One of the parts of my job is to write an adapted PE assessment. Usually, an IEP team will request an assessment be done. Sometimes it comes from the team, usually when an Occupational or Physical Therapists thinks it might help. Occasionally, the parents might want it. And sometimes, I might recommend it to the special education teacher.
When I get an assessment, I have 60 days to do it and have the IEP. It usually doesn’t take me that long to do one.
There are formal tests, but for most of the kids that I see, formal tests aren’t appropriate for a few reasons.
1. Almost all of the kids would fall into the less than 5% ranking. Since where you fall into the rankings is not grounds for receiving services why attempt them?
2. The tests are more fitness orientated and my students tend to need functional support. How fast they run or how many push ups they can do isn’t very important. If they can walk or get some physical benefits from my services is.
3. My reports are written in a language that expresses what they kids can do. Not what they can’t. As a parent, I’m more than aware of what my child can’t do. I want to know what they can do and what they are capable of doing.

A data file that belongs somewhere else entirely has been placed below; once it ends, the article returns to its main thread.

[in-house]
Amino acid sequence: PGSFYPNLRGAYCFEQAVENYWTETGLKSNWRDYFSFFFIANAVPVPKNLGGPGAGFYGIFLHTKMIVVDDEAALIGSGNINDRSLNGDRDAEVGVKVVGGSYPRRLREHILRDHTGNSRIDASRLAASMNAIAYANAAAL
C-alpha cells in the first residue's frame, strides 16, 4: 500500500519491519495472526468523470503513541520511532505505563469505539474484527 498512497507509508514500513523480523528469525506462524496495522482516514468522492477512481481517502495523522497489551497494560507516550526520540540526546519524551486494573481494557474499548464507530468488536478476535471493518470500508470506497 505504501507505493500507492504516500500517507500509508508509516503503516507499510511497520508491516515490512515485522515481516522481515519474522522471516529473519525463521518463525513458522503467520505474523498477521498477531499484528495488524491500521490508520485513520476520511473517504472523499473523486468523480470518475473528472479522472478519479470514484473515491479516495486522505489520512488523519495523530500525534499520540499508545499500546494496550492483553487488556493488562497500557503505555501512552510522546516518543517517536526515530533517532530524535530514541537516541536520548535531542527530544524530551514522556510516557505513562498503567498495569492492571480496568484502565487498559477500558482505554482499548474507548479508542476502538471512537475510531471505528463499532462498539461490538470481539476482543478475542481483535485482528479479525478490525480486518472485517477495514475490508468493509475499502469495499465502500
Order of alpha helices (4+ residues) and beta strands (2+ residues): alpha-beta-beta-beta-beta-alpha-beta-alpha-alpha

I typically will consult with the teacher, the parents, and any specialists that may be providing services, most likely the PT or OT. Of course, I also look at the IEP reports as well.
After I have some idea of the situation, I like to do an informal assessment. This lets me think about what tests and equipment I’d like to perform.
The next step is to do the actual assessment and evaluation. I will write about that step in my next blog post.